The Walls Are Filled With The Sound Of Mad People

///The Walls Are Filled With The Sound Of Mad People
The Walls Are Filled With The Sound Of Mad People 2017-11-30T06:22:32+00:00

May 2014

Walk Leaders: The Friendly Spike Theatre Band

Text by: Rob Saunders

Photographs by: Rob Saunders


TORONTO 1886: If you stayed at the Asylum for the Insane, your mail was sent to 999 Queen Street; such is the stigma to being incarcerated in a mental hospital. Once you checked in, you never left, society labelled and forgot about you, and the state offered ‘moral therapies’ which confined you to prison-like conditions.

The Friendly Spike Theatre Band, a theatre group of self-described psychiatric survivors presented The Walls Are Filled With The Sound Of Mad People, stories of patients past in a compelling dramatization on historic site of Toronto’s insane asylum. In 1997, the City of Toronto designated the remaining walls (c. 1860) ‘historic structures’, under the Ontario Heritage Act.

Although architect George Howard did not include a perimeter wall in his design for the first mental health care facility in Upper Canada, a wooden wall was constructed in 1852, to be torn down and replaced by a brick wall in 1860. Under the guise of “leisure and unpaid labour activities”, patients built a brick wall over a 27 acre site. This and every imaginable other type of unpaid servitude was prescribed to patients, essential to the operations of the Asylum.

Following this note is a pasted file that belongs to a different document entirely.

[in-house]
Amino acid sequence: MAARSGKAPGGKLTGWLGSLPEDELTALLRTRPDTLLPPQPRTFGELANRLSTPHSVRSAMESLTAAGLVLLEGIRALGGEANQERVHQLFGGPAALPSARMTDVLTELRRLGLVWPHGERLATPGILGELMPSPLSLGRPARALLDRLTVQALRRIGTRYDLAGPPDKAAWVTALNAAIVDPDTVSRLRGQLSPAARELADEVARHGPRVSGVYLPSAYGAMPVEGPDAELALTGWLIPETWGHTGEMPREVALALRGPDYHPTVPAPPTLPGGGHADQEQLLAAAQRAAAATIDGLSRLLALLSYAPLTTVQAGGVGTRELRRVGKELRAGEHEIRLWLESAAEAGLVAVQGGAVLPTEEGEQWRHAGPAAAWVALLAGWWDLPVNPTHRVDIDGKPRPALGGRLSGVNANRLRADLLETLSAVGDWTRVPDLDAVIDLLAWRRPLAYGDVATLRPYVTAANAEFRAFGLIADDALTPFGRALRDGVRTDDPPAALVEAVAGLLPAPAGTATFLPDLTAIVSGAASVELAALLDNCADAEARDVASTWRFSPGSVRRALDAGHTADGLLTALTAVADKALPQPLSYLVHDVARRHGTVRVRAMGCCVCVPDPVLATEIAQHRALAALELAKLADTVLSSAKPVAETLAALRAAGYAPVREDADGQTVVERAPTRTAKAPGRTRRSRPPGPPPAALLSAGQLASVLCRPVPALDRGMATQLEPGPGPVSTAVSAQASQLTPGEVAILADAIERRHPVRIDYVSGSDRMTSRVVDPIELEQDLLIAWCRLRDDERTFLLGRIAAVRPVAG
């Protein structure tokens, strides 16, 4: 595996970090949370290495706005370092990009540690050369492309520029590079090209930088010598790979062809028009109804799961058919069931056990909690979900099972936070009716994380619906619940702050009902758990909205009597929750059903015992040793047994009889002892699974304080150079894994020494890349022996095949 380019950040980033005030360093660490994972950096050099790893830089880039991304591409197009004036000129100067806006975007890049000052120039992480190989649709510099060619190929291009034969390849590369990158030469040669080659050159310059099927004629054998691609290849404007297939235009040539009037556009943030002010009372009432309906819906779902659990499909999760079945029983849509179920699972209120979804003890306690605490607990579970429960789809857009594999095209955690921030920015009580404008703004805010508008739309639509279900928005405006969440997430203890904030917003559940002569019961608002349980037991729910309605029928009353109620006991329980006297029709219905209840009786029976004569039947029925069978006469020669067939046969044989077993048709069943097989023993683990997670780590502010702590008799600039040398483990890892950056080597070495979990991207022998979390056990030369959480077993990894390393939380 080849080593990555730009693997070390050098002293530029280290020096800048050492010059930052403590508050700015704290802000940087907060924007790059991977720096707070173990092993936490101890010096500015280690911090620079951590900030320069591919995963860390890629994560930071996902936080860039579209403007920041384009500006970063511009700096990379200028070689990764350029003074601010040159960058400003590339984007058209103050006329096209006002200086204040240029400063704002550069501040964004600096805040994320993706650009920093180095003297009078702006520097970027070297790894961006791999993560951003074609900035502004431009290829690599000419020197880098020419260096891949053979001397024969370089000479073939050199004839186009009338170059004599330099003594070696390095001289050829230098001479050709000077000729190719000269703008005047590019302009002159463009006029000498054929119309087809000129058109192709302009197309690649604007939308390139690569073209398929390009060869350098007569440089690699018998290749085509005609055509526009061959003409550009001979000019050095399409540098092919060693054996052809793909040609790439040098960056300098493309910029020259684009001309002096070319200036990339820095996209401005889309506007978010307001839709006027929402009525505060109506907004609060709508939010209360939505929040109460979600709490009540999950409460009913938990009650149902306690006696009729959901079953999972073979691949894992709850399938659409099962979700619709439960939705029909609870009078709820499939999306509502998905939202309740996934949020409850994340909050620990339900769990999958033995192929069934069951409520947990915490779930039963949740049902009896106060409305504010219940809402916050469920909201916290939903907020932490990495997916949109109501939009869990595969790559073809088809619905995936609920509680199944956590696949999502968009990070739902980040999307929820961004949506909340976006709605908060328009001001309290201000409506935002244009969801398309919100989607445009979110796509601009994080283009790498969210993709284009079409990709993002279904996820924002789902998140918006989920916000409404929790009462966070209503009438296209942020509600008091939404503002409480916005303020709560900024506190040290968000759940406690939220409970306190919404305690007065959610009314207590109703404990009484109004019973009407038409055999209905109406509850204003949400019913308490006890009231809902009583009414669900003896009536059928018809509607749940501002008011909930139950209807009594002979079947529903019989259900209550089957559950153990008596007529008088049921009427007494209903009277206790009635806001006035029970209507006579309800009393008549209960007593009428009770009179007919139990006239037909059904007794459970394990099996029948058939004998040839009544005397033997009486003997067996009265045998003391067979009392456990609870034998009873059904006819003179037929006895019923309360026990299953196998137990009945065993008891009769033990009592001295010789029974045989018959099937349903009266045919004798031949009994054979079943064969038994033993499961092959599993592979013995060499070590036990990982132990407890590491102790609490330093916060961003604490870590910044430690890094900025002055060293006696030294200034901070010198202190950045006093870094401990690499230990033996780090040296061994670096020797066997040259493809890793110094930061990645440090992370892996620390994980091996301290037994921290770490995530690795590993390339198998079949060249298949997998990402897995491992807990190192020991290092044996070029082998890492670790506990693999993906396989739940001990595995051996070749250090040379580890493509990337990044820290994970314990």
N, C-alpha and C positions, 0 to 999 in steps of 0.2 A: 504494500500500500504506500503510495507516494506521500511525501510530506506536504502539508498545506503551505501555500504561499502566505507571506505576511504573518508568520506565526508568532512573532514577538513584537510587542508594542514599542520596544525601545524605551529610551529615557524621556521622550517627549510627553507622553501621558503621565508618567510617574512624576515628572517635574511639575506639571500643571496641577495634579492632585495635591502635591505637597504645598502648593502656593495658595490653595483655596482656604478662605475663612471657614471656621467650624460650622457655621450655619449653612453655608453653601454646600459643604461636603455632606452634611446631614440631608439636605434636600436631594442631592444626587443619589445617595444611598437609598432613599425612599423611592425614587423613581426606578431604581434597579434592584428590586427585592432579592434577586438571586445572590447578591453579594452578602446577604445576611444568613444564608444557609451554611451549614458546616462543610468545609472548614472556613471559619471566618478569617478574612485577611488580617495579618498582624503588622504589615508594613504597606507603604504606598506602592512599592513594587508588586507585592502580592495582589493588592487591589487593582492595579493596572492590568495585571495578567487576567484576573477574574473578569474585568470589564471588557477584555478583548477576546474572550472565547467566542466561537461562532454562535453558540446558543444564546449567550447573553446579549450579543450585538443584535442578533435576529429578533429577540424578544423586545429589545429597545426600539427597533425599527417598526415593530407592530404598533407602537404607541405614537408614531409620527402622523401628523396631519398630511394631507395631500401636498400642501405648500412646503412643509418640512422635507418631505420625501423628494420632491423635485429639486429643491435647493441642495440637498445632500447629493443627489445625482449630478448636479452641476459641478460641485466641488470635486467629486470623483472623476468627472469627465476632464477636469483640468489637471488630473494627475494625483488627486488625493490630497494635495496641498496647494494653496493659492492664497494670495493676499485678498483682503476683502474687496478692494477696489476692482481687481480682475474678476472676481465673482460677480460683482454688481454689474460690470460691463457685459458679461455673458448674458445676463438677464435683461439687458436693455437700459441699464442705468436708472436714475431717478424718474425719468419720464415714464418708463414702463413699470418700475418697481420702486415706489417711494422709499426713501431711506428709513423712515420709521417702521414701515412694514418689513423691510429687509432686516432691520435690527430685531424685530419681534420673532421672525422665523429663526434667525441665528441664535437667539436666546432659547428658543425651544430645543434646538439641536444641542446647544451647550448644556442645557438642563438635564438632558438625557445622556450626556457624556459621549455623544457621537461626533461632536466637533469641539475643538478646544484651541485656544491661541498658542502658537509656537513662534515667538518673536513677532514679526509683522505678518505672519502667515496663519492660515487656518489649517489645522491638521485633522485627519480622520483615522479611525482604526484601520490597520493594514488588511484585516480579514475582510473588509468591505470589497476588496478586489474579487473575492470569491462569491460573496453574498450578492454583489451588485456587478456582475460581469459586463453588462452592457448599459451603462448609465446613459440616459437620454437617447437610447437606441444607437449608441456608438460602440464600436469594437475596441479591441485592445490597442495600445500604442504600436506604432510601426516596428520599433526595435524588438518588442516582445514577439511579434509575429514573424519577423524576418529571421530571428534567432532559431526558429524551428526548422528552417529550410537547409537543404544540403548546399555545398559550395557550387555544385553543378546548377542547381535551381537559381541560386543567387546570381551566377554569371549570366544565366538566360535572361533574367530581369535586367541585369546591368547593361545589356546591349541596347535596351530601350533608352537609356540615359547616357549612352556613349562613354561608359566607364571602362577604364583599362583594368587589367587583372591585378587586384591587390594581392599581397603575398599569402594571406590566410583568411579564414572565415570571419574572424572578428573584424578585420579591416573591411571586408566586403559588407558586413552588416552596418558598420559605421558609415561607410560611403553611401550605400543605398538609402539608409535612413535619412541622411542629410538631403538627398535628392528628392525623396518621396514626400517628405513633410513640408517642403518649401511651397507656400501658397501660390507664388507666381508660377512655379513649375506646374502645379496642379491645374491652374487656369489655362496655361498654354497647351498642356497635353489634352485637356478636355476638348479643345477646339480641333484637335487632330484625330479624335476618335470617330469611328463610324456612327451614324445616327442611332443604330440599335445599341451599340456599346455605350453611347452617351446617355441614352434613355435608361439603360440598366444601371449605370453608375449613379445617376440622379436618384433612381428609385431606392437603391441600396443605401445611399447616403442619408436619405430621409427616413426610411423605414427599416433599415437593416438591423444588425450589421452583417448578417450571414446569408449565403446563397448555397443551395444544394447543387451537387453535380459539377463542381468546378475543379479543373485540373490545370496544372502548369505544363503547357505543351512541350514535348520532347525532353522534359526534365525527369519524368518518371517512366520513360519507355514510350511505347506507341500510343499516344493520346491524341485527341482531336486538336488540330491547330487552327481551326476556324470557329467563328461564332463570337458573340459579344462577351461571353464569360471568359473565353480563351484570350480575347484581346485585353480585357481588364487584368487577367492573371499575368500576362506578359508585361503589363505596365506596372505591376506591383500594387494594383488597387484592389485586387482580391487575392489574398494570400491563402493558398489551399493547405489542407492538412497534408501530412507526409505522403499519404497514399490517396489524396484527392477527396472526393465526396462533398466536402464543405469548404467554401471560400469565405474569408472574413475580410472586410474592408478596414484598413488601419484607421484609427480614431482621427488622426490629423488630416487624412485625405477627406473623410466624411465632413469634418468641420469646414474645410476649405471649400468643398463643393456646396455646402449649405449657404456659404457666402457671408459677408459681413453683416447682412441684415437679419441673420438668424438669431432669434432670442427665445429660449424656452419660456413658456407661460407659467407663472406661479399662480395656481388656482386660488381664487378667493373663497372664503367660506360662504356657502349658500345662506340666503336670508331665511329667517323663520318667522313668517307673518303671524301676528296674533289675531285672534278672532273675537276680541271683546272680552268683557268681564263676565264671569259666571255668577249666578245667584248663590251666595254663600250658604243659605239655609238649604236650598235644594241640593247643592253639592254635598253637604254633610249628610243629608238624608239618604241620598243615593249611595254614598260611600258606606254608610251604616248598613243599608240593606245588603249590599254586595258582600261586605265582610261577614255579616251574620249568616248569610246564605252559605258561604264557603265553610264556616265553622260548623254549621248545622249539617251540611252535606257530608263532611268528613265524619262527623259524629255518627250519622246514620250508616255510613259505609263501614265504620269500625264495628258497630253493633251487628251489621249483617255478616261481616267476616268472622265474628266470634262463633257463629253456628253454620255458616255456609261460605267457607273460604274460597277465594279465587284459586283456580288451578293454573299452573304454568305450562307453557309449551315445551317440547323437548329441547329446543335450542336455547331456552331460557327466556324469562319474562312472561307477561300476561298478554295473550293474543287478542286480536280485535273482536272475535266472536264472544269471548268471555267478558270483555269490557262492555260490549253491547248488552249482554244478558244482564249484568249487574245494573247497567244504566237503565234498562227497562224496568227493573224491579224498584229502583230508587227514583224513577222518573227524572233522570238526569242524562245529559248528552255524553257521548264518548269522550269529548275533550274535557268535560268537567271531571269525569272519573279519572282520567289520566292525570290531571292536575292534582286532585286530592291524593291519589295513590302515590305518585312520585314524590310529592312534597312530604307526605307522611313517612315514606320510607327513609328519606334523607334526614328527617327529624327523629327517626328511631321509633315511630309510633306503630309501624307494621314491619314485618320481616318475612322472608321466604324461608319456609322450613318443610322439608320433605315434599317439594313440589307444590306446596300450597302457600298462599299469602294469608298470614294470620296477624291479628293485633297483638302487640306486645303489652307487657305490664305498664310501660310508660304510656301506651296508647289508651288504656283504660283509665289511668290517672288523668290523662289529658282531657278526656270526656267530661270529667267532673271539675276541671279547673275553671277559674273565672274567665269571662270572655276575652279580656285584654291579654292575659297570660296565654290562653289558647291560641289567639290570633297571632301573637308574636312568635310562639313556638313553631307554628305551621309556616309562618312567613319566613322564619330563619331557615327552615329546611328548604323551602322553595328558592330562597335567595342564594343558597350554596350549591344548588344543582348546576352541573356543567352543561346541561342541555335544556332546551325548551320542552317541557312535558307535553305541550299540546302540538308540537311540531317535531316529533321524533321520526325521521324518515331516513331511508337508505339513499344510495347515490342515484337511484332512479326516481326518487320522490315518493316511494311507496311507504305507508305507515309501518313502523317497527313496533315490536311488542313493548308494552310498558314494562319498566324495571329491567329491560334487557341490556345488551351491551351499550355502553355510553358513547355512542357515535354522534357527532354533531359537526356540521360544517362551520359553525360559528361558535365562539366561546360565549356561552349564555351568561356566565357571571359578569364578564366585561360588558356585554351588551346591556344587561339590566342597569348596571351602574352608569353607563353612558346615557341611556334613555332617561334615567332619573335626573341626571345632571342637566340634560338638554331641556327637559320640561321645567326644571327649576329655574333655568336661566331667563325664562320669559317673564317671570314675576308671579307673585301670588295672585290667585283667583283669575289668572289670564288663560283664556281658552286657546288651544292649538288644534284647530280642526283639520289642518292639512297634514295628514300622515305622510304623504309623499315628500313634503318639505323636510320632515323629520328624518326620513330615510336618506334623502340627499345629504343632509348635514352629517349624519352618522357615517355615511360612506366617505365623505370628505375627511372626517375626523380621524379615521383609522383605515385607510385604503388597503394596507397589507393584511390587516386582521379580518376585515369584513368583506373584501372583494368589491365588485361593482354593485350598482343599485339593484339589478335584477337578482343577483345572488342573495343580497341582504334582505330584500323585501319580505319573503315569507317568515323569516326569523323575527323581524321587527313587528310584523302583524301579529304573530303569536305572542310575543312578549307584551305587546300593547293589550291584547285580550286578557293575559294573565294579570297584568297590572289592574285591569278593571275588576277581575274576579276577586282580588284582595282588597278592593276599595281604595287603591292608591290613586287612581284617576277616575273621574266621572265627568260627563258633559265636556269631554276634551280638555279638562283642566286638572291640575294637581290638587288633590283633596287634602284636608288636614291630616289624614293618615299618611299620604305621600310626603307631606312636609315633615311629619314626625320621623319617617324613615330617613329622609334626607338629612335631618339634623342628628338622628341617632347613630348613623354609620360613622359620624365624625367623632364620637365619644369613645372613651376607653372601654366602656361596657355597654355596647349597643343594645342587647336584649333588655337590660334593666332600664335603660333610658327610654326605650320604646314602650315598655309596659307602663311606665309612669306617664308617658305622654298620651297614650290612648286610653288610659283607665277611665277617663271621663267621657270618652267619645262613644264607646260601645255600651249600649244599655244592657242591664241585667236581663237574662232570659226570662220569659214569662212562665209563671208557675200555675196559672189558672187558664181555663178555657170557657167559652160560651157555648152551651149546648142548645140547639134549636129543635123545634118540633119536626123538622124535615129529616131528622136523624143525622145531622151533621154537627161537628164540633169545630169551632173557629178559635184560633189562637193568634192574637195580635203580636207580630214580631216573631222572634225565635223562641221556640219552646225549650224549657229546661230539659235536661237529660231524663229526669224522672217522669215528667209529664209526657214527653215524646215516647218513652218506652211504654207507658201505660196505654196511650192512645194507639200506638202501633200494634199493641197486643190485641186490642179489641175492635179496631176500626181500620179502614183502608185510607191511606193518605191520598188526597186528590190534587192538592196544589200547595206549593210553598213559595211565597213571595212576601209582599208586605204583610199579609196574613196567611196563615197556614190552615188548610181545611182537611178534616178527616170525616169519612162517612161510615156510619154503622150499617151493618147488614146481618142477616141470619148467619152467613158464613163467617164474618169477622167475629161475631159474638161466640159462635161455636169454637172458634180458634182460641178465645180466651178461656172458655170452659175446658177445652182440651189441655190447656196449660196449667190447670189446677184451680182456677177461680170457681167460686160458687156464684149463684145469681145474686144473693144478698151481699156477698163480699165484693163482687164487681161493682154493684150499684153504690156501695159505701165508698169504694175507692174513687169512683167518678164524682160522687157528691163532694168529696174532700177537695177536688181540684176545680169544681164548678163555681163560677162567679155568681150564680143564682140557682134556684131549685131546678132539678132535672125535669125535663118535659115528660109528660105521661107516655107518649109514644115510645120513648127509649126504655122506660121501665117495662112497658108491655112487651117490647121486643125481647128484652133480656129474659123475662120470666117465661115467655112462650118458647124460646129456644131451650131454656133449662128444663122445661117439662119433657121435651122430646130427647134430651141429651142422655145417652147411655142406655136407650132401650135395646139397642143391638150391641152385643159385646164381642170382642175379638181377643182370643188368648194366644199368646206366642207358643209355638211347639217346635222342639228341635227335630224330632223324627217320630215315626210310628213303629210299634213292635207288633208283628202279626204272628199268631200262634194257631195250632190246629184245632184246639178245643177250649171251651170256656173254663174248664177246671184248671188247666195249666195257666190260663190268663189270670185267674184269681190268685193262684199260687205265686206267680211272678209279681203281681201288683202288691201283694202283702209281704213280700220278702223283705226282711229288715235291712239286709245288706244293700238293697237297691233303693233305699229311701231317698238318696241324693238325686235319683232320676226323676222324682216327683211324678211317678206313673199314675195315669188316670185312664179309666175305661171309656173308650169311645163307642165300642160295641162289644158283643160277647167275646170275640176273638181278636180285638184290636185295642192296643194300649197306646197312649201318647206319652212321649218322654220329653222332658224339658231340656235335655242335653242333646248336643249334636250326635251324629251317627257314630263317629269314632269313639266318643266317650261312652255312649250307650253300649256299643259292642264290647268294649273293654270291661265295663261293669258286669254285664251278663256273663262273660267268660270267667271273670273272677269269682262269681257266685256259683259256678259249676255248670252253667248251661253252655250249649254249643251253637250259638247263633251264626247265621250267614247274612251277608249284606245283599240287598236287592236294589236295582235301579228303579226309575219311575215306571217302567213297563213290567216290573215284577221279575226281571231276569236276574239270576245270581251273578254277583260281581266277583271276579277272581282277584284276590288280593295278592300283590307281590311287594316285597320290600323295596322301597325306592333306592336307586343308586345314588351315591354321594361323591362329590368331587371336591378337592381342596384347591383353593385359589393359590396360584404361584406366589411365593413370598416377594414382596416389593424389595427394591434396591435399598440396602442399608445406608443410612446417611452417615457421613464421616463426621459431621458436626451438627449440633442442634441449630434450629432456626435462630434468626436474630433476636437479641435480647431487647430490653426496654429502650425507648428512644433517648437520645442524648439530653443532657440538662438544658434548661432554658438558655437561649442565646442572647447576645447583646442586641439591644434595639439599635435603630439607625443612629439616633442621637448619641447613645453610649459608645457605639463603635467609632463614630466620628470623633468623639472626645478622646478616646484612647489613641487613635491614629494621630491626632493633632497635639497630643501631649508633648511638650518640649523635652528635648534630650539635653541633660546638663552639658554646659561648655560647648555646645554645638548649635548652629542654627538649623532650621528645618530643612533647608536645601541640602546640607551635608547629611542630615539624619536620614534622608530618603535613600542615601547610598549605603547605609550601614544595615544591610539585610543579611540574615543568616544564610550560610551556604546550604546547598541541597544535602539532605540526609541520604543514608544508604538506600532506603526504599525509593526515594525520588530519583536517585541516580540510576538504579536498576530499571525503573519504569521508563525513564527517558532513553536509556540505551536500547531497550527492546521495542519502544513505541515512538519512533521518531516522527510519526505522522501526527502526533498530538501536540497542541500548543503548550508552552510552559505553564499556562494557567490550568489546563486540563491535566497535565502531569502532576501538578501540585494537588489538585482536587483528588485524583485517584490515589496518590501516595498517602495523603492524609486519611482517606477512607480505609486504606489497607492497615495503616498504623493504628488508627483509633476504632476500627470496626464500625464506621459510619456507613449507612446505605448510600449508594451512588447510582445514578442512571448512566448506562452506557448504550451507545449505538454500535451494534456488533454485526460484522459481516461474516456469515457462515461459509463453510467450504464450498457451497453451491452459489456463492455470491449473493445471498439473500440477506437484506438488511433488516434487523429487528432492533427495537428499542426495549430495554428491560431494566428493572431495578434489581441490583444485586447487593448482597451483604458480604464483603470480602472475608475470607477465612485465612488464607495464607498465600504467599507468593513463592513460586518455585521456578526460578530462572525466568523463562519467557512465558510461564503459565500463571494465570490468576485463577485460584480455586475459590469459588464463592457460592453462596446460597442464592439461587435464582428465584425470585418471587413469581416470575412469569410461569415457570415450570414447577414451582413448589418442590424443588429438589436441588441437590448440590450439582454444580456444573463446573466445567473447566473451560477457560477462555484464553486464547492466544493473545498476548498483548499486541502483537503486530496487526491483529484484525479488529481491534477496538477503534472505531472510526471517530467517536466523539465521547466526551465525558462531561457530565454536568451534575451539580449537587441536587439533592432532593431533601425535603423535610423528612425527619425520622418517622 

The intention may have been well meaning to provide patients with meaningful, engaging activities, in some cases providing skill sets which would be useful upon discharge. The reality was a state sponsored exploitation of the vulnerable and defenseless.

In a society where custodians and learned professionals flounder, so too do values, laws and good governance; until a new era of enlightenment. By the 1960’s the unpaid labour practice ended and the symbolic 999 address changed to 1001 (1979) to disengage with the disgrace of the past. The surviving walls are a symbol to the exploited patients who worked, lived and died on these grounds, and their loss of dignity and freedom.

Nine memorial plaques were dedicated on September 25, 2010 surrounding the Heritage psychiatric patient built wall at what is now known as the Centre for Addiction and Mental Health (CAMH). They tell the varied stories of unpaid patient labour. Every silver lining has a cloud.